thanksgiving, black friday, and the start of the perverted holiday season

thanksgiving, black friday madness

“Shopping Christmas Presents” taken by Andreas Nilsson

If you look objectively at the evolution of what is referred to as the “holiday season” in the United States, especially with Thanksgiving and Black Friday, you’ll have to admit that some rather strange and even contradictory traditions have come into place over the years.

First, let’s look at the holiday of Thanksgiving itself. It evolved from harvest festivals held in Great Britain, and was supposed to have been based on the first Thanksgiving celebration held in the early 1600s in the American colonies—held either in New England or Virginia. The New England celebration was purportedly attended by many Native Americans, and people celebrate what was supposedly a peaceful and amicable relationship between the colonists and the First Nations people.

Native Americans look upon this celebration as a time of mourning. For this, like the landing of Columbus in the Americas in 1492, was a prelude to centuries of genocide in the Americas. Even today, Native Americans suffer from poverty, oppression, and displacement, and struggle to hold on to cultural traditions that once united people within the various First Nations.

But the Thanksgiving as celebrated by most Americans literally whitewashes this history. It reinforces an image of benign character and generosity of European-born Americans that obfuscates the bloodshed they inflicted on millions of First Nations people. For such whitewashing to become synonymous with the start of the Christian holiday season is strange. Certainly it is not in keeping with what Christ taught.

But Black Friday is even stranger. Black Friday first got its name in the 1950s because of workers calling in sick the day after Thanksgiving, and also in response to the traffic on this busy shopping day. The phrase gained popularity in the 1980s. While the modifier “Black” prior to any day usually described a calamity, retailers in the 80s tried to redefine it by sharing the observation that most retailers operated at a financial loss for most of the year (in the red), but starting the day after Thanksgiving they would start making a profit (in the black). President Franklin D. Roosevelt moved the Thanksgiving holiday from the last Thursday in November to the fourth Thursday in November in order to allow retailers to have a longer Christmas season.

But Black Friday as it exists today is the culmination of a gift exchange tradition gone mad. The benign act of gift-giving has become perverted into a mad dash of materialism, with gift-giving eclipsing almost all other aspects of Christmas. This mad dash has literally caused injuries and deaths in the United States. In 2008, shoppers pushing to get into a Walmart at its opening trampled a worker to death and injured several other employees and bystanders. Literally hundreds of people stepped on or around this worker, and made it difficult for fellow employees to get to the worker to help him. Even when police and emergency service people arrived, they also had great difficulty getting to the worker, as crowds single-mindedly continued to stream into the store. A website has been keeping a tally of deaths and injuries in the U.S.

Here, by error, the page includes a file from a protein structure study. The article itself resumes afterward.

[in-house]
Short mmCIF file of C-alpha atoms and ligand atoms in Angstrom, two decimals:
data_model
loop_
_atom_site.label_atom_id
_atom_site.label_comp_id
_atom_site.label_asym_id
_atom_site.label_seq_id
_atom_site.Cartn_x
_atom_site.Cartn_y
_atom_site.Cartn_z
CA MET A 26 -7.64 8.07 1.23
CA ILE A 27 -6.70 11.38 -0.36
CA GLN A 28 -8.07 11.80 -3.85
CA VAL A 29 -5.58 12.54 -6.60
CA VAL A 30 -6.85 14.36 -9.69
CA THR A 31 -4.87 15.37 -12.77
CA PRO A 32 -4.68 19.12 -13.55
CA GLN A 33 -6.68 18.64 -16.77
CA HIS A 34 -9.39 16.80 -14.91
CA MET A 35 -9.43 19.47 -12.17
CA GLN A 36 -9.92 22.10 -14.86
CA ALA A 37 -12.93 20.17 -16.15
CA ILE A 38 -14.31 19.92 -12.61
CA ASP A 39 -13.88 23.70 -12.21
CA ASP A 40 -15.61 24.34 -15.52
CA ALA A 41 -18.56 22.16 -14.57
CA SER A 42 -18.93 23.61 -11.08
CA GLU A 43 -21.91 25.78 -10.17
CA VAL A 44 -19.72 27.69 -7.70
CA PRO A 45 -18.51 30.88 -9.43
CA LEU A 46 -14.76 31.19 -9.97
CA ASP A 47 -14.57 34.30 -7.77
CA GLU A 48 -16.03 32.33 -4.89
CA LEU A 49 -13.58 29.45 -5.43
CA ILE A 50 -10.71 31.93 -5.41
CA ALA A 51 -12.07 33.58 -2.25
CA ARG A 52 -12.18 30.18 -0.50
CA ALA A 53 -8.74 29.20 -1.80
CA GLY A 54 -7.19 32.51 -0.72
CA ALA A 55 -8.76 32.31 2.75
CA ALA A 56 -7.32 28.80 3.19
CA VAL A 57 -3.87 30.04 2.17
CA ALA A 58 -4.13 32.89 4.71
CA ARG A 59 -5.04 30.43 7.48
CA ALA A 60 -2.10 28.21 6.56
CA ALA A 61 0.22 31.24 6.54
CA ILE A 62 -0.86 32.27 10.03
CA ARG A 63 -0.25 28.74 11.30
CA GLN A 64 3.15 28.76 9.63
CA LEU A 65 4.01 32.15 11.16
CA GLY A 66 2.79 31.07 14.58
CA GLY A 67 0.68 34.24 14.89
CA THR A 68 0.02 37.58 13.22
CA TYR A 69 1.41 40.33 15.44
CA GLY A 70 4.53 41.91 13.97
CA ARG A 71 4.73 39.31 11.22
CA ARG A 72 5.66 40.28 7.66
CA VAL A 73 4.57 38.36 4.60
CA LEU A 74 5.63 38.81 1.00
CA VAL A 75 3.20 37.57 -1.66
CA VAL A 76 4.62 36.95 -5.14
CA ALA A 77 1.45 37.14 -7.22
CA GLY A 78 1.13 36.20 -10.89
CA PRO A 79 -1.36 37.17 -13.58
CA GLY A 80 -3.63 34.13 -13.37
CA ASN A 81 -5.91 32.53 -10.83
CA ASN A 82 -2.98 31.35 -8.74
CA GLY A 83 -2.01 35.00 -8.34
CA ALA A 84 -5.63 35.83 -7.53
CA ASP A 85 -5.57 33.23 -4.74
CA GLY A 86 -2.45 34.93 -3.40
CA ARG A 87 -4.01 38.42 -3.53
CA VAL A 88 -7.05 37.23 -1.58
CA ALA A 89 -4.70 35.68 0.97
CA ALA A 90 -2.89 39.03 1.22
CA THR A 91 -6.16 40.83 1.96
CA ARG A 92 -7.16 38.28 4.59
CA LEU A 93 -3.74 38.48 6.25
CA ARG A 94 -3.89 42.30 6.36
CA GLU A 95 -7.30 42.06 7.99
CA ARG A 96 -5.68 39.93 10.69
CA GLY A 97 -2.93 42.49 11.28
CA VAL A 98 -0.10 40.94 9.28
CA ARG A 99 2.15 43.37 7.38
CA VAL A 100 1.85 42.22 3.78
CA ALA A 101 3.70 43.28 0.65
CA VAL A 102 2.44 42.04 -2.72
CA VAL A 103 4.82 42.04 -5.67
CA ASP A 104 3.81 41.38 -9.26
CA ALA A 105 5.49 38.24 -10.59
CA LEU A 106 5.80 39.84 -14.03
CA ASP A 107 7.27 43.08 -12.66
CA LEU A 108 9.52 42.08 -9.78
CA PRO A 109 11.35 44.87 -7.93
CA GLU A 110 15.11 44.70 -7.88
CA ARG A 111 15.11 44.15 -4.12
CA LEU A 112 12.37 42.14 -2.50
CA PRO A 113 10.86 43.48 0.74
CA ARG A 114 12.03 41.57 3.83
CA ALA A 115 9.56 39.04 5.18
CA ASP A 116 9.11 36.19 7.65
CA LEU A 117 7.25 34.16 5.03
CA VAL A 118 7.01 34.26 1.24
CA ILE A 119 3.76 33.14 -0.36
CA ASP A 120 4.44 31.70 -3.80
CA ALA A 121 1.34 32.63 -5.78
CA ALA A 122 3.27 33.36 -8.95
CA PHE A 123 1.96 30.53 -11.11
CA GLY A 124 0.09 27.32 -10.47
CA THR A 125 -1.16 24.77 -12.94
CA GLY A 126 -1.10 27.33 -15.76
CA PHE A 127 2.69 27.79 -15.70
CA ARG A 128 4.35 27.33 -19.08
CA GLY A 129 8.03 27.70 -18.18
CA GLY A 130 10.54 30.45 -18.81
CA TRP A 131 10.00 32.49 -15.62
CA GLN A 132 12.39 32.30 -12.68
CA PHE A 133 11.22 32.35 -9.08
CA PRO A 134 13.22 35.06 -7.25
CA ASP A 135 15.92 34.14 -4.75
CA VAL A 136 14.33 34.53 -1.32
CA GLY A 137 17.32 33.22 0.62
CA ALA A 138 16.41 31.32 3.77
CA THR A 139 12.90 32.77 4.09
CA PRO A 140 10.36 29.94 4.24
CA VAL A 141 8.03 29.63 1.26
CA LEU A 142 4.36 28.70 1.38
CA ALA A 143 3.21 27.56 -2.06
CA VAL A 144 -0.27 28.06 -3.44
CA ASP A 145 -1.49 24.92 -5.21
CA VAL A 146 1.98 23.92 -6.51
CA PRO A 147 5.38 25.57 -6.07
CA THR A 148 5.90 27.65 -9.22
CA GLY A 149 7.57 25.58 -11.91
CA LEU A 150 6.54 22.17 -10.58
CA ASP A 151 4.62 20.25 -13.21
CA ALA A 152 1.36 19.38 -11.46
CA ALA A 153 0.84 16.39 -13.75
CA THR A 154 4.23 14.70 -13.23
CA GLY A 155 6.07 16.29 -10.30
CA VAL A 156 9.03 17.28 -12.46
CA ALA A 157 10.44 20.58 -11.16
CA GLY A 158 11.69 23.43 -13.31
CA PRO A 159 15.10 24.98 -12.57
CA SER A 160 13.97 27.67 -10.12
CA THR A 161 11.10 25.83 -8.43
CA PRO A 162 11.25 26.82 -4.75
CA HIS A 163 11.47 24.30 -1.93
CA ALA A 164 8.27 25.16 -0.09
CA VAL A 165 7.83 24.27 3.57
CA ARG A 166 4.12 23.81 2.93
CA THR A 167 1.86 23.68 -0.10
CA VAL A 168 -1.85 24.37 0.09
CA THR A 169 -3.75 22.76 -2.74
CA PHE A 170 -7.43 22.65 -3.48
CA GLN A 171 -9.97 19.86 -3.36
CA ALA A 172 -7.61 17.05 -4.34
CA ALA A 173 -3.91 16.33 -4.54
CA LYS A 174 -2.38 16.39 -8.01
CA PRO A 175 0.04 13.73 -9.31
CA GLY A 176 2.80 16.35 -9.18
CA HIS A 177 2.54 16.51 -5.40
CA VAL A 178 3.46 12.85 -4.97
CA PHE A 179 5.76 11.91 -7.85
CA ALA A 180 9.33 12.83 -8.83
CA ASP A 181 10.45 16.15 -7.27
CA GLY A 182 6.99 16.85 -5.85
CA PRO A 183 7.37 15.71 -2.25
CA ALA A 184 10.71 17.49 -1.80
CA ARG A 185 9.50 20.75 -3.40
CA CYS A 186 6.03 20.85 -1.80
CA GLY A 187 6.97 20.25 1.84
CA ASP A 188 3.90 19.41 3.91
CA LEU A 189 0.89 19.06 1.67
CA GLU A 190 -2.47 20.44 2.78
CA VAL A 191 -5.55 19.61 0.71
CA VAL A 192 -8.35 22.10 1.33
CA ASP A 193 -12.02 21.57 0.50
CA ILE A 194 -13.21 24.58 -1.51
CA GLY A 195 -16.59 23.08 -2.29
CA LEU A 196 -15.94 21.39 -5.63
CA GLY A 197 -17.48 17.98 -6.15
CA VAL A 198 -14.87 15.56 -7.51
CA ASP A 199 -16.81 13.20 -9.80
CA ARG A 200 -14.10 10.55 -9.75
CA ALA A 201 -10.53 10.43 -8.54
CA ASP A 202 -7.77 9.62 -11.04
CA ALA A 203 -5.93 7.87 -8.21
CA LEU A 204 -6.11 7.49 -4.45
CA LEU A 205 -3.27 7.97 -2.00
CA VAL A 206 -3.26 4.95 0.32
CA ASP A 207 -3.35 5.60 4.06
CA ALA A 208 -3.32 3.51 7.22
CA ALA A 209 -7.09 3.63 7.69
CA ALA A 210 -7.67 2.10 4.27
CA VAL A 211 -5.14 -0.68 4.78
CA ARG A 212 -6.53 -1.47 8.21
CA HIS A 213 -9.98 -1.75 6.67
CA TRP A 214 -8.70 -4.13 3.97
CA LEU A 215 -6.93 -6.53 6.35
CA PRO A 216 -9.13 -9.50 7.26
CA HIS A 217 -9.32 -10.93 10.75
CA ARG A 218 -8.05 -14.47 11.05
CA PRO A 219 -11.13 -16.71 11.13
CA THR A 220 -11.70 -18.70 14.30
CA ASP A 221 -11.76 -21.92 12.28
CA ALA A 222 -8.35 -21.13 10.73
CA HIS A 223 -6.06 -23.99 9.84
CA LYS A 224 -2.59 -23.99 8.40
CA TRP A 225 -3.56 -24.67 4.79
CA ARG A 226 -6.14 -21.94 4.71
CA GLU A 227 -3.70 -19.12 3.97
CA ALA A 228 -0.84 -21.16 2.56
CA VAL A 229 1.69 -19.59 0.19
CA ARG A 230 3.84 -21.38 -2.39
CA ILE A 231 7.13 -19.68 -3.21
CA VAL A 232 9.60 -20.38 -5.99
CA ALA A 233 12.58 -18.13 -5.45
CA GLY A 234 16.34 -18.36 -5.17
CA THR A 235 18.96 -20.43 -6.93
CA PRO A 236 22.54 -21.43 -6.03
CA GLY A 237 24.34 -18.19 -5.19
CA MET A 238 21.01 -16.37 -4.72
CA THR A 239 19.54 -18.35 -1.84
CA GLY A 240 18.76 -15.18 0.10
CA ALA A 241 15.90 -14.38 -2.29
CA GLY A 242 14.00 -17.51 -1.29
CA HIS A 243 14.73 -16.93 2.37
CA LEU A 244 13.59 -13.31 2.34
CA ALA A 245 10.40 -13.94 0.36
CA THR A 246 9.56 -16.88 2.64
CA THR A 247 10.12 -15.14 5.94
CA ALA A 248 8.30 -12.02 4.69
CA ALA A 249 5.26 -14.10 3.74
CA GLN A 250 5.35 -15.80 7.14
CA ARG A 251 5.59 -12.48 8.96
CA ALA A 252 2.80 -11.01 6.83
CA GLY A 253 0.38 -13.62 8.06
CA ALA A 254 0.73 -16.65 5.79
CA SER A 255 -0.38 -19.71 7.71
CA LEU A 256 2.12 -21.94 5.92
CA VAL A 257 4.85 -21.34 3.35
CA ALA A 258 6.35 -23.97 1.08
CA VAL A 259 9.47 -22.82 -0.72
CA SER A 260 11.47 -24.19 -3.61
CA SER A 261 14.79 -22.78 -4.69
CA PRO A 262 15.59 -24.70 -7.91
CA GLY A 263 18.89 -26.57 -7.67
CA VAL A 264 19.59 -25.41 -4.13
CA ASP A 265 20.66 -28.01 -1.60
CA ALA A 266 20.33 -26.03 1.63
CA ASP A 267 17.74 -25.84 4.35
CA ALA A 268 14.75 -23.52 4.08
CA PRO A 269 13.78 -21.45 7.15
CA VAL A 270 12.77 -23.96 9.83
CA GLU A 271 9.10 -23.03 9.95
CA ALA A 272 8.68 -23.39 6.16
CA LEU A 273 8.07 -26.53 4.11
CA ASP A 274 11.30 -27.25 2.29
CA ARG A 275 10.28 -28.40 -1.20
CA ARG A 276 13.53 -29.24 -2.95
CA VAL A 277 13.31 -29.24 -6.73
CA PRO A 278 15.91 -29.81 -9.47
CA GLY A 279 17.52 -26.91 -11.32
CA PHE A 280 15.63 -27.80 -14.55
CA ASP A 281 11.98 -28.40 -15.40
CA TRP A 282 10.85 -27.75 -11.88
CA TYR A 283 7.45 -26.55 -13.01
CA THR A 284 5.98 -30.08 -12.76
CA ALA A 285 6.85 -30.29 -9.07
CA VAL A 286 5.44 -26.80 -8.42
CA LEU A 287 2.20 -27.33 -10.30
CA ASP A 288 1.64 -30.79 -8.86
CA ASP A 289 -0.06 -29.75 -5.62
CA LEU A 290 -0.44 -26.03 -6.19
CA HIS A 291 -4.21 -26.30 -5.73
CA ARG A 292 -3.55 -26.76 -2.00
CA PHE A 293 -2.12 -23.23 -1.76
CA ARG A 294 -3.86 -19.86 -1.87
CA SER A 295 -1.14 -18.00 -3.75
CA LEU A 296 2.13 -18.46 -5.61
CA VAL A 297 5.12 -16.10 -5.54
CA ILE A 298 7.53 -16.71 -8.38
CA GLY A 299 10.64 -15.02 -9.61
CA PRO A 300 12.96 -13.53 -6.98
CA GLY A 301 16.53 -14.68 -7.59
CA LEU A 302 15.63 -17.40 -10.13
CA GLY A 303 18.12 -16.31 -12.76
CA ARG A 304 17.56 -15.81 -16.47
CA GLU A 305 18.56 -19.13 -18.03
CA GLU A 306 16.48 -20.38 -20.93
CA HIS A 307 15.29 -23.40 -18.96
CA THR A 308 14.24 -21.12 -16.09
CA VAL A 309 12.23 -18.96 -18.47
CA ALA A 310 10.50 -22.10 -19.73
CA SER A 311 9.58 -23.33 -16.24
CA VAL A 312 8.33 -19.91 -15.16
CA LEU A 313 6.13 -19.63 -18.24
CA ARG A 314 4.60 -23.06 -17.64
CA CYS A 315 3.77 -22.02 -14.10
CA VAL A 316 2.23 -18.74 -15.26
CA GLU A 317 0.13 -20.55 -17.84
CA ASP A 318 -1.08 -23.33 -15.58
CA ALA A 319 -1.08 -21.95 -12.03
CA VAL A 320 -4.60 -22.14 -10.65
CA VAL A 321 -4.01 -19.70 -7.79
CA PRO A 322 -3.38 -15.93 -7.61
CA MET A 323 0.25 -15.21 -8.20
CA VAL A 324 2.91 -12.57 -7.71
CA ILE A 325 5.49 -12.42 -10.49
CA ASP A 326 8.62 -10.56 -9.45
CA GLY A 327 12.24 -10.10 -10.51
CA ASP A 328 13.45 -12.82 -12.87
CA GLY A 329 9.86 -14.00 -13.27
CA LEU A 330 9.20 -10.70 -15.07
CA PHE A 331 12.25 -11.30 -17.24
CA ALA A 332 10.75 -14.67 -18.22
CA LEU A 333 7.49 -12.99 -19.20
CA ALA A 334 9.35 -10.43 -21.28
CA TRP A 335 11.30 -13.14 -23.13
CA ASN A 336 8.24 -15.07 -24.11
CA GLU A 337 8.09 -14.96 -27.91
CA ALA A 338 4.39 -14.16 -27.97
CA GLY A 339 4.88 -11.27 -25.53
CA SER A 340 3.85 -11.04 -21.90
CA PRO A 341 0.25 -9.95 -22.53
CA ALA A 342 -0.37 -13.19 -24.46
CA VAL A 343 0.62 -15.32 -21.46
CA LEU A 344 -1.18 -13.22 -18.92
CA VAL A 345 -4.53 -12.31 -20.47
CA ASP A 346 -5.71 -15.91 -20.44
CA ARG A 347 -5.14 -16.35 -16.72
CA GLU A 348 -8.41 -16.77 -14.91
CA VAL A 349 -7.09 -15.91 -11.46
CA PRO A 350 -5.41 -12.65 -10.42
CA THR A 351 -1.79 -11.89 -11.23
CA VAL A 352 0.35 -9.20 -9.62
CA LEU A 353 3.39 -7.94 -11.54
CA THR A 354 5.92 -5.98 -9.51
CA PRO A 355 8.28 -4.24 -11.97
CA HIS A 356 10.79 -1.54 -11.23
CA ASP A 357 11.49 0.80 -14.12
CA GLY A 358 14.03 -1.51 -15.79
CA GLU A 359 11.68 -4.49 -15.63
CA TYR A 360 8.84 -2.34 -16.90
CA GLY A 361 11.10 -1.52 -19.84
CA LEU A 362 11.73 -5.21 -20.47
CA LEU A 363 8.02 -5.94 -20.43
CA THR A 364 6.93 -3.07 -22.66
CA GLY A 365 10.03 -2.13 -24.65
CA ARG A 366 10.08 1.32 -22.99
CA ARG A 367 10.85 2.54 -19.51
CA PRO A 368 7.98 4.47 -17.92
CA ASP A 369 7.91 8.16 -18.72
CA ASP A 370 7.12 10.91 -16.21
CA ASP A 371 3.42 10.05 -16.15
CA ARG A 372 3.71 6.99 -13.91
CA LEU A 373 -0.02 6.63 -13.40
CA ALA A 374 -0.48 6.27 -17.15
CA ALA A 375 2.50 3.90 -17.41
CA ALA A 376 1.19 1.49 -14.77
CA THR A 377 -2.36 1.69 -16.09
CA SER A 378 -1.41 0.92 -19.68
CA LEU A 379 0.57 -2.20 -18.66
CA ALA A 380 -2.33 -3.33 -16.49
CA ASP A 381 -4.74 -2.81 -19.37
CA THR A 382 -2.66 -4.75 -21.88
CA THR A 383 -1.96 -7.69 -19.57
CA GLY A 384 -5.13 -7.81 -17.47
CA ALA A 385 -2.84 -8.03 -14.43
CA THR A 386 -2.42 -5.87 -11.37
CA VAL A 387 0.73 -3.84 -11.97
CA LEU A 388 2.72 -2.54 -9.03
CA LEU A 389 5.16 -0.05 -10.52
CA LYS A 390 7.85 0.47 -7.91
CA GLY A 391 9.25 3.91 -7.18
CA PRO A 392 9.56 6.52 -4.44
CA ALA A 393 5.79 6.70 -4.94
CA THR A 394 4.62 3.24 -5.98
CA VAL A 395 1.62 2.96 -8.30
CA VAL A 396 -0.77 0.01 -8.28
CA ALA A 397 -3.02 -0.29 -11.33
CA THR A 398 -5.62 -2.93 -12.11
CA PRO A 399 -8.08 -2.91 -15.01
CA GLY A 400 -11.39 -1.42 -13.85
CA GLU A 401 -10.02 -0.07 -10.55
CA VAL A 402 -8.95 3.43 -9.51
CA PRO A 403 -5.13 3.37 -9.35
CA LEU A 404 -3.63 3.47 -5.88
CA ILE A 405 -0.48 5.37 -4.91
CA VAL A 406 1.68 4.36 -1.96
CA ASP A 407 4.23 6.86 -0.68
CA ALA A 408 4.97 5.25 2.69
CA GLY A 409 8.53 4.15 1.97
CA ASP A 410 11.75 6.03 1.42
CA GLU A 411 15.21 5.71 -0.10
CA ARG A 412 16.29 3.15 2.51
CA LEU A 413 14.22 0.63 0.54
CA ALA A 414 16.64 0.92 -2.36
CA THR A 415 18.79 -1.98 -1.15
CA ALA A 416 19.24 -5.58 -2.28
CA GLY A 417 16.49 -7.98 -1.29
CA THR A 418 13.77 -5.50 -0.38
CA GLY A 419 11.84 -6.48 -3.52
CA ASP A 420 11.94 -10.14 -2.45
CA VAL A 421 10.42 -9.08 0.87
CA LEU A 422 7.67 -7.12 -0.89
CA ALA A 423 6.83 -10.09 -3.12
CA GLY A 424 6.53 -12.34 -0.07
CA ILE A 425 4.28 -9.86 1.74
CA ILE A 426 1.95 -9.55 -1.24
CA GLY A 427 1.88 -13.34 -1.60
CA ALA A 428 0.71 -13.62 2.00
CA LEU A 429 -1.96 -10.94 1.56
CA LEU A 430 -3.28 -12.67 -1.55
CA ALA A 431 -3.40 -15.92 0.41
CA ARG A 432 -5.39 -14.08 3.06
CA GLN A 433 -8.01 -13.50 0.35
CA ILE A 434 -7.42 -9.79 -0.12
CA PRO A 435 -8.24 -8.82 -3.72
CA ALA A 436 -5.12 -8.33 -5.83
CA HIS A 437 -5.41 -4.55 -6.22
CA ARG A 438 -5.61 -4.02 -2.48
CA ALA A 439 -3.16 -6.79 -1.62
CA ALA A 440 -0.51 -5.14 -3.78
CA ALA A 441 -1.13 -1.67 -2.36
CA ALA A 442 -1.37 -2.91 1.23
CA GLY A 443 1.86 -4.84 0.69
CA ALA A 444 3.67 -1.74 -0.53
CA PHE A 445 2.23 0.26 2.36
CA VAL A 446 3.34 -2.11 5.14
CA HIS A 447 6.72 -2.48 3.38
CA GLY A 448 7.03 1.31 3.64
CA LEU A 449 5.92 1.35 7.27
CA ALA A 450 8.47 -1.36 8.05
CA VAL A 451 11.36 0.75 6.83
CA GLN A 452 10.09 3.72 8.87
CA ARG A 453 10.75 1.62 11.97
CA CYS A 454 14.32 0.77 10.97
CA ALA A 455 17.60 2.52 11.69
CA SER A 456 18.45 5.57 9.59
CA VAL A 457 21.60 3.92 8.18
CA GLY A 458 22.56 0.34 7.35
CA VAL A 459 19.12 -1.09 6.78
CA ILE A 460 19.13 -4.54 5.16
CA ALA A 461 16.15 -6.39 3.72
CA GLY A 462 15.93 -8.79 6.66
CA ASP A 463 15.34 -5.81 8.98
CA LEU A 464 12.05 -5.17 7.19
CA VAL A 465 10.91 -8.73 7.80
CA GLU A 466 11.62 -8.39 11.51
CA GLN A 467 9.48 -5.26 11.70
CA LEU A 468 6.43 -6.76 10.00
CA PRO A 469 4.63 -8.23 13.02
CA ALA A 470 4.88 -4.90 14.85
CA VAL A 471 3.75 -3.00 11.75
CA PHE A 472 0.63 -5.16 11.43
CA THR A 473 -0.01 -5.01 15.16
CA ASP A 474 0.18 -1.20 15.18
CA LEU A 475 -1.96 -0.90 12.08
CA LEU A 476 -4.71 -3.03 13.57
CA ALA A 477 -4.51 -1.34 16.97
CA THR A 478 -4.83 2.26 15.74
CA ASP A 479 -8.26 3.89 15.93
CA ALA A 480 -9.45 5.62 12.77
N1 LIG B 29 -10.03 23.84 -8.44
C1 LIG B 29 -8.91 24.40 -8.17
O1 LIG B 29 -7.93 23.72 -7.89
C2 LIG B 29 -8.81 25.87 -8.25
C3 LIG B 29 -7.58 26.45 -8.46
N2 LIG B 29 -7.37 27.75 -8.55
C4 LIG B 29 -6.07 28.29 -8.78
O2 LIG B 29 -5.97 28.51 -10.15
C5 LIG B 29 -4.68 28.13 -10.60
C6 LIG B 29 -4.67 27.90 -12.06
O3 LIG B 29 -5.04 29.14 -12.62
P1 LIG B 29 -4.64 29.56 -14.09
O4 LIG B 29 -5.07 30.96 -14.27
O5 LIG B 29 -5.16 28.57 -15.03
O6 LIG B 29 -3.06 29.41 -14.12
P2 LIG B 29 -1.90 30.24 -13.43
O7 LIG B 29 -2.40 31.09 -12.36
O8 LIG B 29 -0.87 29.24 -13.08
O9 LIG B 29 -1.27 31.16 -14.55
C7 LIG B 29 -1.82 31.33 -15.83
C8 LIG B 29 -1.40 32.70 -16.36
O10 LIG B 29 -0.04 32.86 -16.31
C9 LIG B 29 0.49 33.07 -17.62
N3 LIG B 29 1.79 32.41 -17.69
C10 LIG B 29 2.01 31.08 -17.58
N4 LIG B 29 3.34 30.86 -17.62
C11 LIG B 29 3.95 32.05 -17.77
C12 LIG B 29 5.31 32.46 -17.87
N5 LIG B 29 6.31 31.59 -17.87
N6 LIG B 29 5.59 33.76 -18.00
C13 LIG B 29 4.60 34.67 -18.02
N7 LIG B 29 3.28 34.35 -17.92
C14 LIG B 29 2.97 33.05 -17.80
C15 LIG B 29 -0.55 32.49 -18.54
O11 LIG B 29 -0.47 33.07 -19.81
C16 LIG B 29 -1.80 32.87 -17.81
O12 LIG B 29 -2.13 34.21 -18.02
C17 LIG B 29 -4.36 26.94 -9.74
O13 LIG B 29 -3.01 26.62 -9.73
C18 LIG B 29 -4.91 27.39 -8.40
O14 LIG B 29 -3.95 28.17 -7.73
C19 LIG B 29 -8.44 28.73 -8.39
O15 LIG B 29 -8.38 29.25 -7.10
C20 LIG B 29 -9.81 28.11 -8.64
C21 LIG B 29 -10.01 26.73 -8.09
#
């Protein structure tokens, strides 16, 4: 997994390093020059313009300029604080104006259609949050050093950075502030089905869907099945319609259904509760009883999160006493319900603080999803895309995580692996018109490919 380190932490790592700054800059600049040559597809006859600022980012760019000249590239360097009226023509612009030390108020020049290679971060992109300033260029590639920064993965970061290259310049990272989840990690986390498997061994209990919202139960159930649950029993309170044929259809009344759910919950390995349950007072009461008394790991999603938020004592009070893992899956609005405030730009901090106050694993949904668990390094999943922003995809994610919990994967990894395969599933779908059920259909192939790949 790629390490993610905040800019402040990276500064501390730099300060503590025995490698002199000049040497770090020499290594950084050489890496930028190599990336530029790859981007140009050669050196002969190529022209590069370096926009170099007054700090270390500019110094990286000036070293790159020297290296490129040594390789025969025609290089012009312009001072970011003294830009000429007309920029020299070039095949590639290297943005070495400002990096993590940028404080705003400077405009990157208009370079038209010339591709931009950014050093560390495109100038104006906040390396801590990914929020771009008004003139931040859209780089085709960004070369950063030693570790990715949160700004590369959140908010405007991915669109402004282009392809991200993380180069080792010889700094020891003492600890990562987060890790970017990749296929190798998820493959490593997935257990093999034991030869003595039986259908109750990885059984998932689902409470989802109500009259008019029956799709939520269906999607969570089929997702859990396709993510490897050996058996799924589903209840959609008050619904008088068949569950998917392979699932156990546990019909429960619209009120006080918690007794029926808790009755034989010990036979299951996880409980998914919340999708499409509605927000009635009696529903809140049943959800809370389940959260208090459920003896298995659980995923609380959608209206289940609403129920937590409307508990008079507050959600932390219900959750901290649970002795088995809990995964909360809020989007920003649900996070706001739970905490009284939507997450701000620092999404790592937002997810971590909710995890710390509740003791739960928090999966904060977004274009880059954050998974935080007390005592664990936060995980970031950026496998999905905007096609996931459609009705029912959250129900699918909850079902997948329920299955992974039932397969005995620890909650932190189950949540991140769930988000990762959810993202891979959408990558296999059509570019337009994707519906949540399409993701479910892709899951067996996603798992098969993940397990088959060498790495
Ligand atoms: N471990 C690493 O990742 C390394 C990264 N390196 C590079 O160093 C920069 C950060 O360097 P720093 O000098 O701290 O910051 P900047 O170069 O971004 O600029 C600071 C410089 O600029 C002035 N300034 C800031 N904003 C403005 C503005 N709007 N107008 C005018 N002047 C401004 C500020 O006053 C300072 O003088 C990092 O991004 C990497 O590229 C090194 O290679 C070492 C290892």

Self-described Christians complain about a “war on Christmas” because it has become customary to say “Happy Holidays” instead of “Merry Christmas” to take into account the fact that not everyone celebrates Christmas. These “war on Christmas” zealots would likely be offended if a Pagan came up to them in May and wished them a happy Beltaine. But these so-called Christians cannot see far enough to the end of their noses to realize that many non-Christians would be justifiably offended if Christmas was pushed on them. Such alleged Christians don’t want to see this because they believe that acknowledging the legitimacy of any religion besides Christianity is itself an attack on Christians. Yet these same people don’t complain about Black Friday—they just complain if the Walmart store in which people are being trampled has a sign saying “Happy Holidays.”

It is clear that the holiday season has been tainted by Thanksgiving and Black Friday, and as such, it would make sense to observe these days differently from the way they are celebrated now. Many Native American tribes observe the day as a “National Day of Mourning.” They also have suggestions for those wanting to observe the day in this way.

As for Black Friday, an alternative called “Buy Nothing Day” evolved in Vancouver, Canada in 1992. The campaign has been promoted by and is now celebrated in 60 countries. It advocates literally buying nothing on Black Friday as a protest against the rampant materialism of our overconsumptive society and advocating a simpler and more people-connected way of living. People can mark the day by staying home with friends and family, going out and visiting nature, giving away one’s excess possessions to thrift stores or the needy, or participating in protests against the destructiveness of the modern consumerist lifestyle. Many people participating in Buy Nothing Day see this as a means of restoring the true spirit of Christmas and the holiday season in general—a time of reflection, and a time of connection with others.